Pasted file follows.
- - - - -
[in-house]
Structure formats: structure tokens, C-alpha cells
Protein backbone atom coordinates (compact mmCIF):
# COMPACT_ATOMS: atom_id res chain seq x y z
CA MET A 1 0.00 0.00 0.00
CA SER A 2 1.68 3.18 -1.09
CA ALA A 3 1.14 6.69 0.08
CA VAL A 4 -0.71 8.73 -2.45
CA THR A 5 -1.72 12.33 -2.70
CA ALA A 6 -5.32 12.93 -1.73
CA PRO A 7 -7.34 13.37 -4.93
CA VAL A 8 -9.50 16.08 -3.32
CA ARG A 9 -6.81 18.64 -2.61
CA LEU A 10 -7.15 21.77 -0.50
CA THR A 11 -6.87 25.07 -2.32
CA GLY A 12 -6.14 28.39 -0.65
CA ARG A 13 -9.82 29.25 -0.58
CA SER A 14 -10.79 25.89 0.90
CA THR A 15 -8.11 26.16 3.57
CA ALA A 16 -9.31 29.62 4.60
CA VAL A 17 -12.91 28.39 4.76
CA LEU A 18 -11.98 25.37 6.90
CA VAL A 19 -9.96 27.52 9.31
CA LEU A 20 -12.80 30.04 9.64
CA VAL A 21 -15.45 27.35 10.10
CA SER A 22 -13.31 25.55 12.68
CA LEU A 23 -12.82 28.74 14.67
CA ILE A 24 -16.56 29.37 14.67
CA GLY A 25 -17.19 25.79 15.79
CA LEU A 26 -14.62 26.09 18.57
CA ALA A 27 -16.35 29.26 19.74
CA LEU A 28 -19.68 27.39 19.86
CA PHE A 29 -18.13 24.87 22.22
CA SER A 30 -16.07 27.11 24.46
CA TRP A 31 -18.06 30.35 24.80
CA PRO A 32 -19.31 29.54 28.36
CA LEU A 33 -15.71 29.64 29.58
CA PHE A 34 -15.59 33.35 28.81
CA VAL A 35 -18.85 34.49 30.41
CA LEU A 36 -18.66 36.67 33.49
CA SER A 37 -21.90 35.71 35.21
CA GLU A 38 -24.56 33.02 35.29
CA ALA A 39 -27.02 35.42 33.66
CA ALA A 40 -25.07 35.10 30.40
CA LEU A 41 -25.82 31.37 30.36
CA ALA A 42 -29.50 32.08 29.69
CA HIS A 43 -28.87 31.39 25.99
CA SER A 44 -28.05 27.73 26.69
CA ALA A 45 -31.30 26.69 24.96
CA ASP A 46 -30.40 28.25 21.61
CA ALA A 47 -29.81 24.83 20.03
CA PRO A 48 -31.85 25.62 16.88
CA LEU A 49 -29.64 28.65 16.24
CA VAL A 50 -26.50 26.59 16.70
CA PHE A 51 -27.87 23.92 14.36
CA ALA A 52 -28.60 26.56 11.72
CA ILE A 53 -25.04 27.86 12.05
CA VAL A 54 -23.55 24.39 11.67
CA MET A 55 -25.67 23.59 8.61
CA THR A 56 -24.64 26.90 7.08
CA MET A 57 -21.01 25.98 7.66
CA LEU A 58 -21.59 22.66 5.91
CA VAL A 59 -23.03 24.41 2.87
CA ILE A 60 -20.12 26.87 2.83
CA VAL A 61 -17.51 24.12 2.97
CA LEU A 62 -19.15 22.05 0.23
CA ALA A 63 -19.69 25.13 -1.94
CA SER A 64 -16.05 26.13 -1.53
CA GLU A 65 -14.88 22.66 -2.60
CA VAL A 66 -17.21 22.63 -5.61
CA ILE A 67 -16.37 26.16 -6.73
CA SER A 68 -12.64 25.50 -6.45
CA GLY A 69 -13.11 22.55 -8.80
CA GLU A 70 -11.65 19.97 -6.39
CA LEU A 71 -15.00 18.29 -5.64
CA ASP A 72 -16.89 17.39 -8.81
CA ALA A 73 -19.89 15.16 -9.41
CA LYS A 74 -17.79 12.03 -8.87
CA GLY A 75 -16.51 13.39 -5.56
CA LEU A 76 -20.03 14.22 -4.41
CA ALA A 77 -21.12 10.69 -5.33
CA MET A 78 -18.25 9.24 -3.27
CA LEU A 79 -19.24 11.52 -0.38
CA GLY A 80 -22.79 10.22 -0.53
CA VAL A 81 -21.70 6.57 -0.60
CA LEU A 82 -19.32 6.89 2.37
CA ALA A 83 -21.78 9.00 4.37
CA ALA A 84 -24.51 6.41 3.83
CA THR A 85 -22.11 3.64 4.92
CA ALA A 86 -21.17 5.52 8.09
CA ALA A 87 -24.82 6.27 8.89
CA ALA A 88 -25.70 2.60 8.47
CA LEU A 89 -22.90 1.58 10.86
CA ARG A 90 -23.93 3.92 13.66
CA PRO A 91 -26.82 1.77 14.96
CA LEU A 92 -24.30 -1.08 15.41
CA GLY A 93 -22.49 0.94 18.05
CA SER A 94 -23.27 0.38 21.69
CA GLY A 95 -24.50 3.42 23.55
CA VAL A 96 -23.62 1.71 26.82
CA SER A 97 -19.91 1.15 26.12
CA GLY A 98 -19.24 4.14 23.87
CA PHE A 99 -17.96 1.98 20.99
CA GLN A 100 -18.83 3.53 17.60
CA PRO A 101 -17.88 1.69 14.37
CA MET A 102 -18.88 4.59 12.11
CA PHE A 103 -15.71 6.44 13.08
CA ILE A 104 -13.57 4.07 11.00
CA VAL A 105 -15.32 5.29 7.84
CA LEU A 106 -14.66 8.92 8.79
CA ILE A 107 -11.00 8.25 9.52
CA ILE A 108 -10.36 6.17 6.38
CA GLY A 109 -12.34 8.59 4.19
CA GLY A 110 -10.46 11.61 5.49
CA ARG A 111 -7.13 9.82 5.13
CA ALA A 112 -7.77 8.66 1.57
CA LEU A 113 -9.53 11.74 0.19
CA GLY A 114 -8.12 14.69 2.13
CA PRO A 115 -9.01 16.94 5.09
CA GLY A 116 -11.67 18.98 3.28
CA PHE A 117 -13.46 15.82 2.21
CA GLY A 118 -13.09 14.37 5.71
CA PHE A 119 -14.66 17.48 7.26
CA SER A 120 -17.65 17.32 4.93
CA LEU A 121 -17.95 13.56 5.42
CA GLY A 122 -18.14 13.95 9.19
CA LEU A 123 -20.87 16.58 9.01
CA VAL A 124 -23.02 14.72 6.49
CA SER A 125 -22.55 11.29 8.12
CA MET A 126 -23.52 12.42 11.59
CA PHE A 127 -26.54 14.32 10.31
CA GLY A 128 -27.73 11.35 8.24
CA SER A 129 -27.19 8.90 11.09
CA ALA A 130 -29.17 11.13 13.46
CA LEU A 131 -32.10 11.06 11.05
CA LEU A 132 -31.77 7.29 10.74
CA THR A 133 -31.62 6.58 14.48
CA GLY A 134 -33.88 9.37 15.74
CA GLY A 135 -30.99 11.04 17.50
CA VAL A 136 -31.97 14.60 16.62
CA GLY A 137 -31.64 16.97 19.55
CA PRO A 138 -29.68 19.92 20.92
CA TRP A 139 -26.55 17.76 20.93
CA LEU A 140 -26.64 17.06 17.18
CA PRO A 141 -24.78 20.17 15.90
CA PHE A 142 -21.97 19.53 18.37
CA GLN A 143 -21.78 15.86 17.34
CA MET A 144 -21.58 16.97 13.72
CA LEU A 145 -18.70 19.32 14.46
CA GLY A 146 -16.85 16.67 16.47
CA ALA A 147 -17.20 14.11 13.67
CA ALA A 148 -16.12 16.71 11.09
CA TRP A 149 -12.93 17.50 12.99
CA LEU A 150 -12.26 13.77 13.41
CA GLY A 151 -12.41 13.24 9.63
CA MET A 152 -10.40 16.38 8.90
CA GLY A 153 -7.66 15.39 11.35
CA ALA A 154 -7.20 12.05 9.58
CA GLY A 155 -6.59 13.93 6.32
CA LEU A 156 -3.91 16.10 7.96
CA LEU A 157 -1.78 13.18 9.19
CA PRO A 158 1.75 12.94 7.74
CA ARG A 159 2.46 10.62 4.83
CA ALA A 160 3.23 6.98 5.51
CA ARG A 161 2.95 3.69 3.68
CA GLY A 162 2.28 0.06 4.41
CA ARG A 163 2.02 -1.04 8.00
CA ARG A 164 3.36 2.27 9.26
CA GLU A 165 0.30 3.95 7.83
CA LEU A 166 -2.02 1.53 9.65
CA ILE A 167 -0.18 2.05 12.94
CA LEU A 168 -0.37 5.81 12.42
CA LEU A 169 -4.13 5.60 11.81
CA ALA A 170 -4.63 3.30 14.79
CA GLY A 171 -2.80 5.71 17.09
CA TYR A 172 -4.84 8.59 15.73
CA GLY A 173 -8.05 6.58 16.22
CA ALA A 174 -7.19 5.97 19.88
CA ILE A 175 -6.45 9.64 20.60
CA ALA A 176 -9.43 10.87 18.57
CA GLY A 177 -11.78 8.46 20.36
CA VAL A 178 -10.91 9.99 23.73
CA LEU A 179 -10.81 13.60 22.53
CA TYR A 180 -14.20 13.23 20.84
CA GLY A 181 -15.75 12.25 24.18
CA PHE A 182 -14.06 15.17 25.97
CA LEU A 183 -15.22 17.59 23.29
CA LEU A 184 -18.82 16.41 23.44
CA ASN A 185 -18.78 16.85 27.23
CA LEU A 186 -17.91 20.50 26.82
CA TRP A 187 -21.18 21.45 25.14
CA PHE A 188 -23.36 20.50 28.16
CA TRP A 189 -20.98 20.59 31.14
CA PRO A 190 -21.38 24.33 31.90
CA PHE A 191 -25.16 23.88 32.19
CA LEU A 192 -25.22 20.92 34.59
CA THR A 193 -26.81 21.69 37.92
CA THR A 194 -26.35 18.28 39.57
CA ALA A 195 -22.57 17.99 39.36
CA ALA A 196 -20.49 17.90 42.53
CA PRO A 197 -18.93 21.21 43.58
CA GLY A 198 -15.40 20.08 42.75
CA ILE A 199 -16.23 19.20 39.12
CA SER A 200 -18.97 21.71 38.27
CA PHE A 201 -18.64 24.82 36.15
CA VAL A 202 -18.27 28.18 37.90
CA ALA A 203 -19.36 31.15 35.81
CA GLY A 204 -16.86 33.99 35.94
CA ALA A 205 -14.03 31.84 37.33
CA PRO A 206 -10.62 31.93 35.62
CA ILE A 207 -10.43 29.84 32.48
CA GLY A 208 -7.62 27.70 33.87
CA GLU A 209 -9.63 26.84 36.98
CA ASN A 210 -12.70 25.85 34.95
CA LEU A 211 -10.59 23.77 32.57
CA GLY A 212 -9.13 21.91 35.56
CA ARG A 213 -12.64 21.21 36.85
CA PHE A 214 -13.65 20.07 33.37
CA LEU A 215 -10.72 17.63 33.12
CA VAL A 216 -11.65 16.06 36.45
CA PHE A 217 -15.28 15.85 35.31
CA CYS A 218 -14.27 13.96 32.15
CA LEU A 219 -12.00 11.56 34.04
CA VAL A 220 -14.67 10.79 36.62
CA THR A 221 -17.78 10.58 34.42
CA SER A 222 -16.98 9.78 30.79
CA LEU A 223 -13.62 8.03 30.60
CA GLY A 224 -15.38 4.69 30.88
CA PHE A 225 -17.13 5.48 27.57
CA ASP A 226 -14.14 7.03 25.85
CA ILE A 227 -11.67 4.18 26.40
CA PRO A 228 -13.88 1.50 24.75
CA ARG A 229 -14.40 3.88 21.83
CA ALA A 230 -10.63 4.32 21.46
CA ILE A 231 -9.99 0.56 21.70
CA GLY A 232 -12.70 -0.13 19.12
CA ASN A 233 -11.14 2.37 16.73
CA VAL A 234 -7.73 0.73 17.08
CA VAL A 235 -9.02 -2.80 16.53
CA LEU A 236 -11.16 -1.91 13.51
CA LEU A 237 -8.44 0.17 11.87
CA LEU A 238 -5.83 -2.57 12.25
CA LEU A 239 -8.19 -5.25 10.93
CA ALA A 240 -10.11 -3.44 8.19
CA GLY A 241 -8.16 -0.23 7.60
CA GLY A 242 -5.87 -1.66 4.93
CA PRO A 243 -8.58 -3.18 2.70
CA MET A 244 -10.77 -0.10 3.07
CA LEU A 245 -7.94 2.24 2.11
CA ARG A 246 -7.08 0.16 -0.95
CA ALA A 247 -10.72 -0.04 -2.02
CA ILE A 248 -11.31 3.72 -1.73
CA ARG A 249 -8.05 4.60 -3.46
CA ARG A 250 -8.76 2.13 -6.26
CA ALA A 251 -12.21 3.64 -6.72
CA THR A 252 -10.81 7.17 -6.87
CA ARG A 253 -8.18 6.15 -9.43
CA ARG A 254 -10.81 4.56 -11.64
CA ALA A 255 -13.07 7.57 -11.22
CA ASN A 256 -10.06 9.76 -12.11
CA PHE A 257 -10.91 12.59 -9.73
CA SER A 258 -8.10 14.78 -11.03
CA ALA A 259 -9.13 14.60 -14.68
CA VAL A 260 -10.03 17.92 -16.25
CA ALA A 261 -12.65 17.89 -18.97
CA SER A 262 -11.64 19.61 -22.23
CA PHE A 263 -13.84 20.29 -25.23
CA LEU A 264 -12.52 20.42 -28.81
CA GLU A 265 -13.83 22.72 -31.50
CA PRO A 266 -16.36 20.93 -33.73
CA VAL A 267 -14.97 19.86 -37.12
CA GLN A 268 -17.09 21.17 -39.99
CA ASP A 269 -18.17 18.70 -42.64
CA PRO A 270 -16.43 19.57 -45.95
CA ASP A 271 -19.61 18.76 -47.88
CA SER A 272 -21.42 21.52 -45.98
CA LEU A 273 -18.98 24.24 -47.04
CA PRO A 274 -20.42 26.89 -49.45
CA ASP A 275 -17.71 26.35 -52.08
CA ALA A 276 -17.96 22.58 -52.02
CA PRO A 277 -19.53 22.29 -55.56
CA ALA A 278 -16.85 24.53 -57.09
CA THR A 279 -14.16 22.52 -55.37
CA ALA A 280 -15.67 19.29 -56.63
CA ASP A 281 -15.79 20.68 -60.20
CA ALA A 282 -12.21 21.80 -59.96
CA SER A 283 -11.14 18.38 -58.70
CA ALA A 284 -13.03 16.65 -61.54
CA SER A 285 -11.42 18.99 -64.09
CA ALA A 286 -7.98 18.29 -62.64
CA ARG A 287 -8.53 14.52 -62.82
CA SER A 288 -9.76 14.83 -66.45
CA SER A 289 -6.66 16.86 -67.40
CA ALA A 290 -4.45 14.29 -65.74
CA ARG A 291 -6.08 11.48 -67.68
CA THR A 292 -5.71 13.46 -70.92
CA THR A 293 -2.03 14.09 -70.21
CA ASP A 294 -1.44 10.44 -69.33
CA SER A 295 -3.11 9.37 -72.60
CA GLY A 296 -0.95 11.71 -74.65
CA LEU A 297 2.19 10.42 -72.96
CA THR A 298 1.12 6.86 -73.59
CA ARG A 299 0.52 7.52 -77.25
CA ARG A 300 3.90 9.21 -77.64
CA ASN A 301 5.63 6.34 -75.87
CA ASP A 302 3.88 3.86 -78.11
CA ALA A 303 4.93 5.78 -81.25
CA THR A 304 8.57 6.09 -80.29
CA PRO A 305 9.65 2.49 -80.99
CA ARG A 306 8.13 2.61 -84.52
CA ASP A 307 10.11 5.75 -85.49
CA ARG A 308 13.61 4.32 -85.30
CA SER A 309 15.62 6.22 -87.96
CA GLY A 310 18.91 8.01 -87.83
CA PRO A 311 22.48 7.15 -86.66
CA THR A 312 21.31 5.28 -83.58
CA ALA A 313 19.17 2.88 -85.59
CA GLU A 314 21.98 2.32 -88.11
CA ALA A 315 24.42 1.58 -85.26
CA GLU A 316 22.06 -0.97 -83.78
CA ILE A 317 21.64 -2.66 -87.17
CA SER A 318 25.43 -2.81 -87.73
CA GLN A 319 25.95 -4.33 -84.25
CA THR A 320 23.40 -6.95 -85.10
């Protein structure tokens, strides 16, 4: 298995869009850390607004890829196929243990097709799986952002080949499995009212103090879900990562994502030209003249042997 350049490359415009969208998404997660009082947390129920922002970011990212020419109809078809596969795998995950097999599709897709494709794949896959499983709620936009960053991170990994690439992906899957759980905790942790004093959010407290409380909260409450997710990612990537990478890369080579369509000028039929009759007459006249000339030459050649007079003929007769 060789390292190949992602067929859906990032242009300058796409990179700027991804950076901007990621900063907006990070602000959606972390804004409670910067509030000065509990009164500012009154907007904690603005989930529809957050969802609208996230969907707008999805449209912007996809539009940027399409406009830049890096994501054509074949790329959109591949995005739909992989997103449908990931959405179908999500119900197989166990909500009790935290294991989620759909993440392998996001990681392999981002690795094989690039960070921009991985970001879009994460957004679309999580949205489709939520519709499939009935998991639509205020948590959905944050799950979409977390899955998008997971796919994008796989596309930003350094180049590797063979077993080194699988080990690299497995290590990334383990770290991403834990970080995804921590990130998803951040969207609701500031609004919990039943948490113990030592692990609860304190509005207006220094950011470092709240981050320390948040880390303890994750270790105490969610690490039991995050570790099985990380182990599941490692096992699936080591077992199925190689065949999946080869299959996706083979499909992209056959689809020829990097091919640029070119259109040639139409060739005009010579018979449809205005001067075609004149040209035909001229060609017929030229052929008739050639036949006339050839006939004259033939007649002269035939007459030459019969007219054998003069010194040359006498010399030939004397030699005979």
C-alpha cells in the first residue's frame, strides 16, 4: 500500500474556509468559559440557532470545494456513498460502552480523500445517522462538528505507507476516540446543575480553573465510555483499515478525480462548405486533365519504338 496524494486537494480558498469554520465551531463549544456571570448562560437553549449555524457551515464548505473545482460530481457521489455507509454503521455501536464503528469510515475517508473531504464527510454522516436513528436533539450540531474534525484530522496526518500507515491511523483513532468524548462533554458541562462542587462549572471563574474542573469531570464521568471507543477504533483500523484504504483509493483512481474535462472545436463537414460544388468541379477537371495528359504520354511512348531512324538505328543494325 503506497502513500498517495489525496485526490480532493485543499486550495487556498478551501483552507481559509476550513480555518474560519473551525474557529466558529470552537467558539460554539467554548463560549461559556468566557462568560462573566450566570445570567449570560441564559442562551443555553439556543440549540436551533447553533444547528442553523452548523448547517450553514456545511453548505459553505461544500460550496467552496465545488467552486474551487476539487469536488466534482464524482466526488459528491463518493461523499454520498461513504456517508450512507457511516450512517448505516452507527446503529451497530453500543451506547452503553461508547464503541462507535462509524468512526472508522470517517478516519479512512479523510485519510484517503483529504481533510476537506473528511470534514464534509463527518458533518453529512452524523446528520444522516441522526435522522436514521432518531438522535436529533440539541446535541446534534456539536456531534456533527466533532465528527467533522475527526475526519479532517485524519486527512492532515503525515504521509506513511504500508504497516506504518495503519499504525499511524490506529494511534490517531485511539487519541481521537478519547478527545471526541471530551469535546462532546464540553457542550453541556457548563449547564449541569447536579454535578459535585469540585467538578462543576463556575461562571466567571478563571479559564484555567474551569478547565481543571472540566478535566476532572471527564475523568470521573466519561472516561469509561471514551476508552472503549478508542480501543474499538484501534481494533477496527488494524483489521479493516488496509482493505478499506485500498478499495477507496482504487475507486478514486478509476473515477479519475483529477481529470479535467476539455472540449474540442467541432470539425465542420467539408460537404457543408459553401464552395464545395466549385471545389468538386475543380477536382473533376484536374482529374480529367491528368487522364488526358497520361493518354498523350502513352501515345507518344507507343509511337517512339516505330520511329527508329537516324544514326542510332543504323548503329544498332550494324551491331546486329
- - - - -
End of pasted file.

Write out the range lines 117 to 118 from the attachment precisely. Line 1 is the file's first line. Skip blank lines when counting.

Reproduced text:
CA LEU A 113 -9.53 11.74 0.19
CA GLY A 114 -8.12 14.69 2.13